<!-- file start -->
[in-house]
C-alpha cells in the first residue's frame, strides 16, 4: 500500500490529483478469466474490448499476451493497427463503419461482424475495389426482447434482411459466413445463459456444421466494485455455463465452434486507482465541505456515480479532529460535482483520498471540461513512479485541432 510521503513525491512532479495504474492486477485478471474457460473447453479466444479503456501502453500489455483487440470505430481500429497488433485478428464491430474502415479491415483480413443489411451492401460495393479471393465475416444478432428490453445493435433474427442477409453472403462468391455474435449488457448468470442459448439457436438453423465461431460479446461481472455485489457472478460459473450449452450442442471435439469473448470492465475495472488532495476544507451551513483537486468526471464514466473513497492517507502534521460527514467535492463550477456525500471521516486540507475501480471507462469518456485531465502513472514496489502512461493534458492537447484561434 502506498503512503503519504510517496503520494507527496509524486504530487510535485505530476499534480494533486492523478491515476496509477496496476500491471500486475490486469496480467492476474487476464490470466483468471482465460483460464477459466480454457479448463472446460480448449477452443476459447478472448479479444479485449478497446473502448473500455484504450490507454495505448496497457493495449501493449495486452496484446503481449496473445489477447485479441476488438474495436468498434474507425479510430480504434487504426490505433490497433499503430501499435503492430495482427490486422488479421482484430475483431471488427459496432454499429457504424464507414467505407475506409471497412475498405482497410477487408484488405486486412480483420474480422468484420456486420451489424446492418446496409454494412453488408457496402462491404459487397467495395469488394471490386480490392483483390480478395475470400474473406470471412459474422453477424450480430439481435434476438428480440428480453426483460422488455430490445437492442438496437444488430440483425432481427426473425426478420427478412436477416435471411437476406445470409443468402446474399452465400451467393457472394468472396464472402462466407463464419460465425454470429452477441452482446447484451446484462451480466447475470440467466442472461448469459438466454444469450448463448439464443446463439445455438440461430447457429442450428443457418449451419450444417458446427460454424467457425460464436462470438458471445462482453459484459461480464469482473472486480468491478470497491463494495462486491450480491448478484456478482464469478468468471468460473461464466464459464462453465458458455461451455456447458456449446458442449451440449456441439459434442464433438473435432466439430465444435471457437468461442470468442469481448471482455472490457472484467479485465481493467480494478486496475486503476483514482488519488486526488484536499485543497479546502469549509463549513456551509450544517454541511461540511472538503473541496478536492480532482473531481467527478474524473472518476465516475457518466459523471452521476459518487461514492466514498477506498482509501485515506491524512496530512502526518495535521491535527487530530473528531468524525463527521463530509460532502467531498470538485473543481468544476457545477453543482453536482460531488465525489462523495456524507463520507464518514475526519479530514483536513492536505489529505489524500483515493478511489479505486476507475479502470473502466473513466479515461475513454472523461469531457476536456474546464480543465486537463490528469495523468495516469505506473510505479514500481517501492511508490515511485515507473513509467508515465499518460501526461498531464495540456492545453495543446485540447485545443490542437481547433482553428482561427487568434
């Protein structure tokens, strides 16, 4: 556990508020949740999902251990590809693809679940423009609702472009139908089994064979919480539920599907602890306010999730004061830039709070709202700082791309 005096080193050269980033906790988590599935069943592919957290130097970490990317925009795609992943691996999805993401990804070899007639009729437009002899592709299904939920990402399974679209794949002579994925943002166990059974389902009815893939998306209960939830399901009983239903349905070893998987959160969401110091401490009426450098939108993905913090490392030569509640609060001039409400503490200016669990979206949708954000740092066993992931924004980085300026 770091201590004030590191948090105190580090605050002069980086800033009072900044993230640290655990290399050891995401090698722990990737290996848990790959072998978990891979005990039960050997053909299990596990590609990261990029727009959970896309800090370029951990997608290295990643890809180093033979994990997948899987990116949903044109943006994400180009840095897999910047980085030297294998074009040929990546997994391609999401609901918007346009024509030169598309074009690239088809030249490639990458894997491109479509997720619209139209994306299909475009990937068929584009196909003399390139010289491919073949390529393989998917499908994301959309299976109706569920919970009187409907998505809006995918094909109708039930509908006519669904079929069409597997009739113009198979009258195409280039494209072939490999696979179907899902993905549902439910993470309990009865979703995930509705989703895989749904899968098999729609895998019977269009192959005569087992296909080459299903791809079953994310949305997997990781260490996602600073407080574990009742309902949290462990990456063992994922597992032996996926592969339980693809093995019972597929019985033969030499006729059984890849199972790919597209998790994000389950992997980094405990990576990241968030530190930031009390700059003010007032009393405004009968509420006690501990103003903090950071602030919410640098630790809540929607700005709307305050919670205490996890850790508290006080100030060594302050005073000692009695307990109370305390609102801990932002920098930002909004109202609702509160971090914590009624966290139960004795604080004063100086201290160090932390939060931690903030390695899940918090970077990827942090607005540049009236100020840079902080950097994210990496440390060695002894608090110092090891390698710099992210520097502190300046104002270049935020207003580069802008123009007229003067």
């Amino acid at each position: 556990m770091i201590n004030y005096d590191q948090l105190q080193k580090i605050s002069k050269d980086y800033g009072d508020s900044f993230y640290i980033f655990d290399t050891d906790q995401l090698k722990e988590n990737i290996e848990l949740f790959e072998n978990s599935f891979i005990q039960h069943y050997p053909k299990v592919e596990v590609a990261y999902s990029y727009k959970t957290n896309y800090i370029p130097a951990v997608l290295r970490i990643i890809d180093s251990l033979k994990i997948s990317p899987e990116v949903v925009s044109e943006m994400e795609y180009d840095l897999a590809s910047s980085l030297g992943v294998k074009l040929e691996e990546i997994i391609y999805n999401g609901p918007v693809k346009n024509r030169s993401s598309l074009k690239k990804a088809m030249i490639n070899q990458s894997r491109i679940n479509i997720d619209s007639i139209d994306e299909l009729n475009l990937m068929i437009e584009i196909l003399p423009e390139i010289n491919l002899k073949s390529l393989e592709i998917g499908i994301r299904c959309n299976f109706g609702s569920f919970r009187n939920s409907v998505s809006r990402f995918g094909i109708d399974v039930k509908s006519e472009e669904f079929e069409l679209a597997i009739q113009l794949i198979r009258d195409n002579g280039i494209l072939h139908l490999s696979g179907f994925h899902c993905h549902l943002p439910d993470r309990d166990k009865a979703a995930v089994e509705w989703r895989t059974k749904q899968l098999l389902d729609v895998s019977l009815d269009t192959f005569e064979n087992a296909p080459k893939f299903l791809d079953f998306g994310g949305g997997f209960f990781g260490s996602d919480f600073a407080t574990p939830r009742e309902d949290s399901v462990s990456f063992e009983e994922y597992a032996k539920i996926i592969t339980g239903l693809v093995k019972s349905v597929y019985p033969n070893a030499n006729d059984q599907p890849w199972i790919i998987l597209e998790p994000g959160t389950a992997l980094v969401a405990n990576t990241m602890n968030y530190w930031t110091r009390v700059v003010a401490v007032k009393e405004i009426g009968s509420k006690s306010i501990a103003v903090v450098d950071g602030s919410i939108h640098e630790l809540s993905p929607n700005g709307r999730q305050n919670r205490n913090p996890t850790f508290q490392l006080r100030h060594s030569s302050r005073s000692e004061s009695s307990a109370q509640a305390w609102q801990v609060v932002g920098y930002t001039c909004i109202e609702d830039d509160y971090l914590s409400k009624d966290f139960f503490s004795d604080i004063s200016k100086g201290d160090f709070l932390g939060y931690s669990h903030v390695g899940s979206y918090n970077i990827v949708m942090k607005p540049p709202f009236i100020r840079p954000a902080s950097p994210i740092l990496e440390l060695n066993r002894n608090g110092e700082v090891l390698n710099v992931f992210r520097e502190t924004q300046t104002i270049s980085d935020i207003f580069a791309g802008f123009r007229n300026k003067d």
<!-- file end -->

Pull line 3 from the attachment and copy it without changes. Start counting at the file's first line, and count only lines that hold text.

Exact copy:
């Protein structure tokens, strides 16, 4: 556990508020949740999902251990590809693809679940423009609702472009139908089994064979919480539920599907602890306010999730004061830039709070709202700082791309 005096080193050269980033906790988590599935069943592919957290130097970490990317925009795609992943691996999805993401990804070899007639009729437009002899592709299904939920990402399974679209794949002579994925943002166990059974389902009815893939998306209960939830399901009983239903349905070893998987959160969401110091401490009426450098939108993905913090490392030569509640609060001039409400503490200016669990979206949708954000740092066993992931924004980085300026 770091201590004030590191948090105190580090605050002069980086800033009072900044993230640290655990290399050891995401090698722990990737290996848990790959072998978990891979005990039960050997053909299990596990590609990261990029727009959970896309800090370029951990997608290295990643890809180093033979994990997948899987990116949903044109943006994400180009840095897999910047980085030297294998074009040929990546997994391609999401609901918007346009024509030169598309074009690239088809030249490639990458894997491109479509997720619209139209994306299909475009990937068929584009196909003399390139010289491919073949390529393989998917499908994301959309299976109706569920919970009187409907998505809006995918094909109708039930509908006519669904079929069409597997009739113009198979009258195409280039494209072939490999696979179907899902993905549902439910993470309990009865979703995930509705989703895989749904899968098999729609895998019977269009192959005569087992296909080459299903791809079953994310949305997997990781260490996602600073407080574990009742309902949290462990990456063992994922597992032996996926592969339980693809093995019972597929019985033969030499006729059984890849199972790919597209998790994000389950992997980094405990990576990241968030530190930031009390700059003010007032009393405004009968509420006690501990103003903090950071602030919410640098630790809540929607700005709307305050919670205490996890850790508290006080100030060594302050005073000692009695307990109370305390609102801990932002920098930002909004109202609702509160971090914590009624966290139960004795604080004063100086201290160090932390939060931690903030390695899940918090970077990827942090607005540049009236100020840079902080950097994210990496440390060695002894608090110092090891390698710099992210520097502190300046104002270049935020207003580069802008123009007229003067």